Today, there is about another half a degree of global warming already in the pipeline from emissions we’ve pumped into the atmosphere over the last two decades. We’re going to have to work extremely fast to have any hope of limiting global mean warming to near 1.5°C, as agreed at the 2015 UN climate conference in Paris.

Arena Quarterly #9

This article appears in the pages of Arena Quarterly. Order a printed copy and help support independent radical publishing!

The climate lag time

The twenty-year delay in the climate system also means that even if we could magically abolish all emissions overnight, any gains we might make today would take two decades to show up in the climate signal and start bringing temperatures down again.

Is it too late, then, to do much about it? Well, yes and no. Right now, in this moment, we can’t change what the next twenty years will look like. That ship has sailed. But we can—and must—change what the following years and decades will look like by the decisions we make right now. Global warming is already bad for our health, but more warming is worse.

A recent report from the Climate Council exposes Australia’s delayed action and paltry emissions targets as severely inadequate and describes the steps that must be taken—now—to give us our best chance at not exceeding 1.5°C and of seeing a gradual return to a more stable climate. It explains that the federal government’s 2030 emissions targets of 26 to 28 per cent below 2005 levels keep us on a course towards more than 3°C warming, which would be catastrophic to human health and to the ecosystems that support us. States and territories are showing more ambition, with their collective 2030 pledges adding up to reductions of 37 to 42 per cent below 2005 levels, in the realm of national Labor’s recent pledge of a 43 per cent reduction. It might be noted that it was pretty easy for Prime Minister Morrison to finally commit Australia, in 2021, to net zero by 2050 because this aligns with the cumulative outcome of what the states and territories are already planning. The trick seems to be to set national targets that will be met without lifting a federal finger.

But even these more ambitious targets from the states and territories and from federal Labor are not nearly enough to steer us away from catastrophe. As the report explains, to have a chance of keeping warming below 1.5°C, by 2030 Australia will need to have reduced its emissions by 75 per cent on 2005 levels. Having dilly-dallied for decades as emissions kept on rising, the cuts we need to make really are this big and this urgent. 

With Prime Minister Howard, Australia lost its chance to be at the forefront of the global energy transition. The Coalition has long argued against Australia showing leadership on climate action, but now we are left well behind. Australia’s non-action on emissions is out of step with other wealthy nations, who have pledged 2030 targets that are twice as ambitious or more than Australia’s. The United States and the European Union have committed to at least 50 per cent, the United Kingdom to 63 per cent. Without more ambitious targets and the policies to match, and with billions of dollars in subsidies providing life support to fossil fuels, Australia is not taking the health risks of climate change seriously.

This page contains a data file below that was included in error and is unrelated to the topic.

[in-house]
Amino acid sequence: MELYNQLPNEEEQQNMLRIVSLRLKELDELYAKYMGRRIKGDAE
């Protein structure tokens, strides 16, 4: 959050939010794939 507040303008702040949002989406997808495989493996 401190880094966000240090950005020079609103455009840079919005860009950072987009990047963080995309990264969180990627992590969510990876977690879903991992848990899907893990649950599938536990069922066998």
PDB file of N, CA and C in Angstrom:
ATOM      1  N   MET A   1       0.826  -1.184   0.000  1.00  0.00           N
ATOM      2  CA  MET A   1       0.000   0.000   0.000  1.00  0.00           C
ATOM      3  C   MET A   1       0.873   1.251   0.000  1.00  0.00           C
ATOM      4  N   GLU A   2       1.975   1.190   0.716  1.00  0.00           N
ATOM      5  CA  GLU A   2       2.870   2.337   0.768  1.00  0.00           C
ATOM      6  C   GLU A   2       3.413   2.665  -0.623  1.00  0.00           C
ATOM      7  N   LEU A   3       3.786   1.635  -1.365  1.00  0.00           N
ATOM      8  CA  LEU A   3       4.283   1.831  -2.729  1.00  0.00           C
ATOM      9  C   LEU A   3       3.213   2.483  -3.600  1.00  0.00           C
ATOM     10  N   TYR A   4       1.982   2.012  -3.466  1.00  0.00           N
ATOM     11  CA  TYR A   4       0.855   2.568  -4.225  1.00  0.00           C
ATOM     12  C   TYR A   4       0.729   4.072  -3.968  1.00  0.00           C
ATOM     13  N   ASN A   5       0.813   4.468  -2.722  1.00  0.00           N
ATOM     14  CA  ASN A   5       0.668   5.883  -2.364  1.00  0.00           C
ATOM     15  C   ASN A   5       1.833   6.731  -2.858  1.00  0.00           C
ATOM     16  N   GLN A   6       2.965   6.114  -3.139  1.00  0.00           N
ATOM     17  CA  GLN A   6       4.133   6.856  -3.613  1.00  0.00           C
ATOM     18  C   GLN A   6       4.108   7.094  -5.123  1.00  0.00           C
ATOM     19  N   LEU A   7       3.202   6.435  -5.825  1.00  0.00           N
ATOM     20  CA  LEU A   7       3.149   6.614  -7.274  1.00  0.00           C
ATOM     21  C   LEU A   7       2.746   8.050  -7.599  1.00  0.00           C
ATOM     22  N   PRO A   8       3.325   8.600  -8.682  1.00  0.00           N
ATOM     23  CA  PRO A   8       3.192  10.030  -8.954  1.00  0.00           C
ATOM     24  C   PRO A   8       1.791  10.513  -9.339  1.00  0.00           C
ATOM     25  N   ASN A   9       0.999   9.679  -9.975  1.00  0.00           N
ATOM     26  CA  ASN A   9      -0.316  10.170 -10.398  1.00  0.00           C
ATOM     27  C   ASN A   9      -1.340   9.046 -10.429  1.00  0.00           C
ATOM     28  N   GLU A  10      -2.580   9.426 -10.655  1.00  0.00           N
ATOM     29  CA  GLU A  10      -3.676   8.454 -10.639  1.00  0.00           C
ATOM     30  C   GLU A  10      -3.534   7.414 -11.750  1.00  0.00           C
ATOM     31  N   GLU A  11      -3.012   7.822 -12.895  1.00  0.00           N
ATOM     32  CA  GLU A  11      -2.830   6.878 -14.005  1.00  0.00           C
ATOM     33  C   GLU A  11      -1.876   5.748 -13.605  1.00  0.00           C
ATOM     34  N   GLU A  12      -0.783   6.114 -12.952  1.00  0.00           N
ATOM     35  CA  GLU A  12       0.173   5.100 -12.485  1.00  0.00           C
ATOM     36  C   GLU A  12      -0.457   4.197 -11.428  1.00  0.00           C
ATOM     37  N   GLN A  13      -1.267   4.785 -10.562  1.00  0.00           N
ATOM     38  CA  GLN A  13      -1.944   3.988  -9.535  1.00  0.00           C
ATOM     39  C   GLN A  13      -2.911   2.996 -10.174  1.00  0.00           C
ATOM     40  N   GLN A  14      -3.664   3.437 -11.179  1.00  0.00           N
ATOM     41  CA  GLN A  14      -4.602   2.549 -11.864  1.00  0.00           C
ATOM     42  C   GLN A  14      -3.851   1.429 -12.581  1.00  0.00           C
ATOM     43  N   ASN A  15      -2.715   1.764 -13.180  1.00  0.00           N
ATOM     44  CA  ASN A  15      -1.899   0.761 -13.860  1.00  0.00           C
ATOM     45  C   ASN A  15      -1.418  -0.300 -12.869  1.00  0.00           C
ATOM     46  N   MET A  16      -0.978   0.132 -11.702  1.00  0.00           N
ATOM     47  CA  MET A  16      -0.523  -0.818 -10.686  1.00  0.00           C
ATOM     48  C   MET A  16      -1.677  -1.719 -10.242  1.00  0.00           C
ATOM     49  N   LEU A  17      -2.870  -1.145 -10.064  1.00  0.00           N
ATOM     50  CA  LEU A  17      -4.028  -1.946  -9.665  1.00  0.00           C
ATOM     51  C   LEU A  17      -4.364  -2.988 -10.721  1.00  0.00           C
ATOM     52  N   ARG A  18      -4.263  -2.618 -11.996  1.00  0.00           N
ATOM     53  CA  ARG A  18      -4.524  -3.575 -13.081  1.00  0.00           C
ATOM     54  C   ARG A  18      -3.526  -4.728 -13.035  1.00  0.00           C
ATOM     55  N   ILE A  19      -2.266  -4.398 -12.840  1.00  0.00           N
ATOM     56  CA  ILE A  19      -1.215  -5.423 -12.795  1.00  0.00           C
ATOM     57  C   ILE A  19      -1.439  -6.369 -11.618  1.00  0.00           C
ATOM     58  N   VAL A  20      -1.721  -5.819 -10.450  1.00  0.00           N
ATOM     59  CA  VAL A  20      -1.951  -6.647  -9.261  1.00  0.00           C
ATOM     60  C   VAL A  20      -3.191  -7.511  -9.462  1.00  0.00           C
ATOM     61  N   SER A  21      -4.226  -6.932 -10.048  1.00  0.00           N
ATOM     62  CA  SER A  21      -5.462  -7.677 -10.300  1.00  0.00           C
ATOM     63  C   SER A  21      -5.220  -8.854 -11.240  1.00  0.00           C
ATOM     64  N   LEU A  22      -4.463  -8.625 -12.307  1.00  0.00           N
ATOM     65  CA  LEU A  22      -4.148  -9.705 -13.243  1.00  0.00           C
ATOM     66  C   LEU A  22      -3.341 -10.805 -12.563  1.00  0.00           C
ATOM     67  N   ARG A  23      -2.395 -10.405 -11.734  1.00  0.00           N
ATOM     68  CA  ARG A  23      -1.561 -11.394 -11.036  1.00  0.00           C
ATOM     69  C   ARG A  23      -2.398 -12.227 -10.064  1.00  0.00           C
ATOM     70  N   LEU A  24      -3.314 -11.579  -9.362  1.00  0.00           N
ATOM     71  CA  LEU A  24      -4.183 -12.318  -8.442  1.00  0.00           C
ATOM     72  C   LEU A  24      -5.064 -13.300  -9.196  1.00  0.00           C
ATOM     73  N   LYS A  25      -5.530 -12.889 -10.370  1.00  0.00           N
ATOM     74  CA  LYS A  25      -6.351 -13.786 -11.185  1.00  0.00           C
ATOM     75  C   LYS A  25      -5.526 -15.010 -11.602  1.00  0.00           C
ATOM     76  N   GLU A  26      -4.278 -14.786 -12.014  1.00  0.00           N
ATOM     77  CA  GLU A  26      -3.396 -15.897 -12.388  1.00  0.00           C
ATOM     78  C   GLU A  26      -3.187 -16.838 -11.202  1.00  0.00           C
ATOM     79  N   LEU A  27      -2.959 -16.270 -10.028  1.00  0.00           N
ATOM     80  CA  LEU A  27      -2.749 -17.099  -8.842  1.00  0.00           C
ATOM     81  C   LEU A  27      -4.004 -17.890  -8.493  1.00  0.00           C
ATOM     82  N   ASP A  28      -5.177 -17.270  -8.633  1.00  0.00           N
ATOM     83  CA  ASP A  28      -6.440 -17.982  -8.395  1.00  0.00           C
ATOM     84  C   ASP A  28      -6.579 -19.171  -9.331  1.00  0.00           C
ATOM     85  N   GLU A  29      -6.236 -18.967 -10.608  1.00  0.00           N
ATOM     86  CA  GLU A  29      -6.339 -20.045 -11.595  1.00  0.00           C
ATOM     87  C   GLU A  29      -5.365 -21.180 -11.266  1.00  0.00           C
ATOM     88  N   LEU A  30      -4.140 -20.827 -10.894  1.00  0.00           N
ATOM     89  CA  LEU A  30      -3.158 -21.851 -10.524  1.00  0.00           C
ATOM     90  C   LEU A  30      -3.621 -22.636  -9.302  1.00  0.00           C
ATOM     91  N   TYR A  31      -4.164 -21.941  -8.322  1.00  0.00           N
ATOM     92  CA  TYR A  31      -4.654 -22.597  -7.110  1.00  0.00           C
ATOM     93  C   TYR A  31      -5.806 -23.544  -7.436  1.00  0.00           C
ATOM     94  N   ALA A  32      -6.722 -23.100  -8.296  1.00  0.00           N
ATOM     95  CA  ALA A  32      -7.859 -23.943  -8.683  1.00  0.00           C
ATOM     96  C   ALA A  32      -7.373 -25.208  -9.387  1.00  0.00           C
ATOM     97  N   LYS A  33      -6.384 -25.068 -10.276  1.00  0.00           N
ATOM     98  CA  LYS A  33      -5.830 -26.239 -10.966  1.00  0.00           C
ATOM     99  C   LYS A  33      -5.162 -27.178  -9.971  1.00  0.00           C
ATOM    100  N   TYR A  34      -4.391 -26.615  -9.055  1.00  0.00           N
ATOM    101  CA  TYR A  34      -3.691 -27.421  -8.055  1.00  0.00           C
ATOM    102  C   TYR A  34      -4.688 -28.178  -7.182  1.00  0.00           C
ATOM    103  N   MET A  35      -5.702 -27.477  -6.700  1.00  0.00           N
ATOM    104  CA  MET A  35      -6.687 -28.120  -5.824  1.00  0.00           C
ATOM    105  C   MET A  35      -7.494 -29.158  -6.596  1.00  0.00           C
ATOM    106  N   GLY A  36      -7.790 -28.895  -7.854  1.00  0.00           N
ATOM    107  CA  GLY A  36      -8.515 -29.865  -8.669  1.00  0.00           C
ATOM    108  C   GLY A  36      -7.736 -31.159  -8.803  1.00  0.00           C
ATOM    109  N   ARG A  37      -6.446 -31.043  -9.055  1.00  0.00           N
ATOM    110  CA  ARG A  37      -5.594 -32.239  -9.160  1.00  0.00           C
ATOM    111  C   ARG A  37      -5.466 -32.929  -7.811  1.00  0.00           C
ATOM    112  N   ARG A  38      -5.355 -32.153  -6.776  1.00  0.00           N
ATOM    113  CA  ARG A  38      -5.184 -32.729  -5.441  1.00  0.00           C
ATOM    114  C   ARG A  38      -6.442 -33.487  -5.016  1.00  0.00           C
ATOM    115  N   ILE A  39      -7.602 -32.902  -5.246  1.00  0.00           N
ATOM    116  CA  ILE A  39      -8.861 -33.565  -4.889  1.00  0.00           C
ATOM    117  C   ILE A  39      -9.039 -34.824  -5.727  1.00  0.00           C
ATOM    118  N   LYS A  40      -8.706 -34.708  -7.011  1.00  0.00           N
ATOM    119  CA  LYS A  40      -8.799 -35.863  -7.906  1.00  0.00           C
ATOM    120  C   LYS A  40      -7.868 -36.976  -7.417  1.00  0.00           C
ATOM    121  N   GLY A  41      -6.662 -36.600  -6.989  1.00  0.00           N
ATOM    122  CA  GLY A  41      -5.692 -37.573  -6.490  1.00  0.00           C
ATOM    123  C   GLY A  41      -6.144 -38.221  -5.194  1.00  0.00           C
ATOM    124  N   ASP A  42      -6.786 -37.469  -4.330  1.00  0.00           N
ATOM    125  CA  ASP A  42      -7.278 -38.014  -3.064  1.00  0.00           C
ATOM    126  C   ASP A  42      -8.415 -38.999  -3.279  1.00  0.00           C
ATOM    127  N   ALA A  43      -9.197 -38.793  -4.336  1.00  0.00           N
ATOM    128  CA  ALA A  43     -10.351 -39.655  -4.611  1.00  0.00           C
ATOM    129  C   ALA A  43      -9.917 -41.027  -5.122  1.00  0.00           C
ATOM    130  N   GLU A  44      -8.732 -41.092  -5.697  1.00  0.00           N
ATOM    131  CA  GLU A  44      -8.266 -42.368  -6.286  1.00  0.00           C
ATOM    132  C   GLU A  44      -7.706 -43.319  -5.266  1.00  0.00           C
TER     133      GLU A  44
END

At only 1.1°C average global warming, Australia is already experiencing harm to health and livelihoods. It’s not just record-breaking heat we’re up against but record-breaking storms, floods, megafires and droughts. And these are merely the events that have an immediate impact on our health, through illness, injury and trauma. Other health consequences include mosquito-borne diseases, which flourish where it is warmer and wetter; food crops that are ruined by drought and storms; and pollen that is more allergenic and abundant, triggering epidemics of thunderstorm asthma. The biggest health impacts from climate change are, however, those that are even more diffuse: widespread famine; conflict and war over increasingly scarce resources; the displacement of whole populations as islands go under water or temperature extremes render some places uninhabitable.

Contrasting responses to COVID and climate

There are many parallels to be drawn between the climate crisis and the COVID-19 pandemic. They are both of our making, arising out of human actions and how we interact with our environment. They are both complex, global crises that require global cooperation that reaches across sectors if they are to be managed and solved effectively. The people who are most at risk from both climate change and COVID are those already vulnerable in some way, through poverty or underlying illness, and there are vast inequities between those countries most able to take preventative action (to meaningfully reduce emissions/vaccinate their populations) and those most at risk from inaction (lower-emitting, poorer countries). But Australia has approached the two global health emergencies very differently.